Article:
My first The Hub was the expensive, preppie men's clothing store in Raleigh when I was growing up. I got no beef with them. In fact, I still have my first three-figure handknit sweater, which I purchased there in 1984. Worth every penny.
My next The Hub, The Hub 2.0, was one of the Internet's first Hopelessly Uncool "Content For 20-somethings!" Joint Venture, a useless, idealess, synergy bastard of AOL and Time Warner's New Line Television. When they brought me in to interview to run it, the belligerent suit saw BYU on my resume, and scoffed that a Mormon might not be "cool enough to handle" The Hub. Then he pulled up a bunch of pictures on his monitor of--I shit you not--bikini babes posing with dial-up modems.
From the press release for The Hub 3.0, the toyed-up replacement for the Discovery Kids Channel set to launch this fall, I don't think there's much question which precedent they're following:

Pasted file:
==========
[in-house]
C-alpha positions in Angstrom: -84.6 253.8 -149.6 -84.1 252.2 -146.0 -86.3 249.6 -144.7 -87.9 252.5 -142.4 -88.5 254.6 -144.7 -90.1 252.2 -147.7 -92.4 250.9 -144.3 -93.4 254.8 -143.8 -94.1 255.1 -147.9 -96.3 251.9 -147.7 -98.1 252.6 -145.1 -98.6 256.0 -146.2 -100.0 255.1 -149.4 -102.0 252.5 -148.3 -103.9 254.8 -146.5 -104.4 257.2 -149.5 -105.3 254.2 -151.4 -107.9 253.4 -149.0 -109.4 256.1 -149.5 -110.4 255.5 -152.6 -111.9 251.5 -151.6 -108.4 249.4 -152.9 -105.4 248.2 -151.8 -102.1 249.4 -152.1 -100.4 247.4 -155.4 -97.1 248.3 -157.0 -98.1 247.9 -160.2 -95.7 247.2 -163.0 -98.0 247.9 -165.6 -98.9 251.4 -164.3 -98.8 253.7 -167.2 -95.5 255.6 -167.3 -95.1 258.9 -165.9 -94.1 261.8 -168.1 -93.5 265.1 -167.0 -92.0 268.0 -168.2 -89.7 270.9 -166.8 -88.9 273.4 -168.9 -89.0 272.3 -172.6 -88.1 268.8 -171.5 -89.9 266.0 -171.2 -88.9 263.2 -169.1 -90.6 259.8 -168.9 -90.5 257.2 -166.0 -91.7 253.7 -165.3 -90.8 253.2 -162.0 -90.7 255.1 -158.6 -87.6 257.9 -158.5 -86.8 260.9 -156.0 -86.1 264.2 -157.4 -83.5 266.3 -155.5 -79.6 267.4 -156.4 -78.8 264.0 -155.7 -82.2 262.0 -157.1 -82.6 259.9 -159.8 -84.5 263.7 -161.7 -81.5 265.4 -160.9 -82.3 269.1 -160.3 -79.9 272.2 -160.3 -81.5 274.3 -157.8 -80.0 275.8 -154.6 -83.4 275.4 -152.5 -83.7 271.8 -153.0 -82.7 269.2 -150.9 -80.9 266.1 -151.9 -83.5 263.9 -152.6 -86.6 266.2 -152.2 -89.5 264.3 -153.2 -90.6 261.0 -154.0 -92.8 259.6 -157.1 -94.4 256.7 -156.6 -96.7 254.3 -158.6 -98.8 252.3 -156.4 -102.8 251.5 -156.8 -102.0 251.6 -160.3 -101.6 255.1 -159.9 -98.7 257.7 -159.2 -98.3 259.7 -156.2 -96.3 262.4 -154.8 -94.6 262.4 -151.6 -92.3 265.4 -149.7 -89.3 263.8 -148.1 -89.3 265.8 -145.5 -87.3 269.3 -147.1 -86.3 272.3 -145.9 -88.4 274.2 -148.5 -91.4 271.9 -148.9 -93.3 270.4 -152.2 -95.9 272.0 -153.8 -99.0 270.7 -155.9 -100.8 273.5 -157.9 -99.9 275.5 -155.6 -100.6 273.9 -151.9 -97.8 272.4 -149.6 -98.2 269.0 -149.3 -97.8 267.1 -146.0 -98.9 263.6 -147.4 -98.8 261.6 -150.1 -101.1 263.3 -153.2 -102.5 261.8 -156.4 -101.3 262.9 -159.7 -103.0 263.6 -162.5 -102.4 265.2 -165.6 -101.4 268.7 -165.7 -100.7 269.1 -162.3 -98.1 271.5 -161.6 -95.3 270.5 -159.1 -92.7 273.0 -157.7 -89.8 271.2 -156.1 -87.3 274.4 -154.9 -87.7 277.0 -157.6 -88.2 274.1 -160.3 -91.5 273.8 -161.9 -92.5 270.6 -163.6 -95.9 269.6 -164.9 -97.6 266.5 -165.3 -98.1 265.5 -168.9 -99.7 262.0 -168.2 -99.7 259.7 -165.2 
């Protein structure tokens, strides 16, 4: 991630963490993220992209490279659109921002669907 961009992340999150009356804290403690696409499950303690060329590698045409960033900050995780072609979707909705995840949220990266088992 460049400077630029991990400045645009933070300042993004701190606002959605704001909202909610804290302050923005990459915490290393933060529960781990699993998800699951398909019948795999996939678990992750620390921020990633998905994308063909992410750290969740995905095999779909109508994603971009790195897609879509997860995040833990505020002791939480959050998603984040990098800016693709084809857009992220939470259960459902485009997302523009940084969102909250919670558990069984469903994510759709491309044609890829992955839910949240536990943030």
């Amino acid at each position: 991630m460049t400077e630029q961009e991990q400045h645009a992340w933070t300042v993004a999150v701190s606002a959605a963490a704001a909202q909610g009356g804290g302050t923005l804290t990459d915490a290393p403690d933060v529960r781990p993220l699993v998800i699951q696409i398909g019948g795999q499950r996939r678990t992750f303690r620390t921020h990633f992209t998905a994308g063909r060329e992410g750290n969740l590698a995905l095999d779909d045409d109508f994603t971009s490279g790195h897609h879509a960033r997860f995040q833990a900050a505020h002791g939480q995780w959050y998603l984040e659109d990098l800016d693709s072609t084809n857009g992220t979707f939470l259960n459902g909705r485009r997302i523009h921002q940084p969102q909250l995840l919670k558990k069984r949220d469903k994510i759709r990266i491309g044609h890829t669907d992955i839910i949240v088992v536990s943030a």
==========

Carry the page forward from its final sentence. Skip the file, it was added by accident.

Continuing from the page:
The Hub will offer young viewers and their families novel and compelling content, ranging from new comedies and animated adventures to live-action franchises and game shows -- all celebrating the core childhood concepts of fun and play. The network's tone will be thrilling, modern and dynamic, both on-air and online. These qualities are represented by The Hub's spiral logo, which symbolizes a catalyst of action and imagination. In addition, the network will benefit from the strong DNA of its two parent companies, Discovery and Hasbro, which share a 50/50 partnership in the venture.First off, there's absolutely nothing thrilling, modern, OR dynamic about that logo, even if they say it's pronounced "Hoob." And the only "core childhood concept" The Hub seems set to catalyze is using 22-minute infomercials to launch the more Transformers- and My Little Pony-scale franchises into your kid's brain.
Introducing THE HUB -- Discovery Communications and Hasbro Officially Unveil Children's Network Brand [corporate.discovery.com via dt reader a little discovery elf]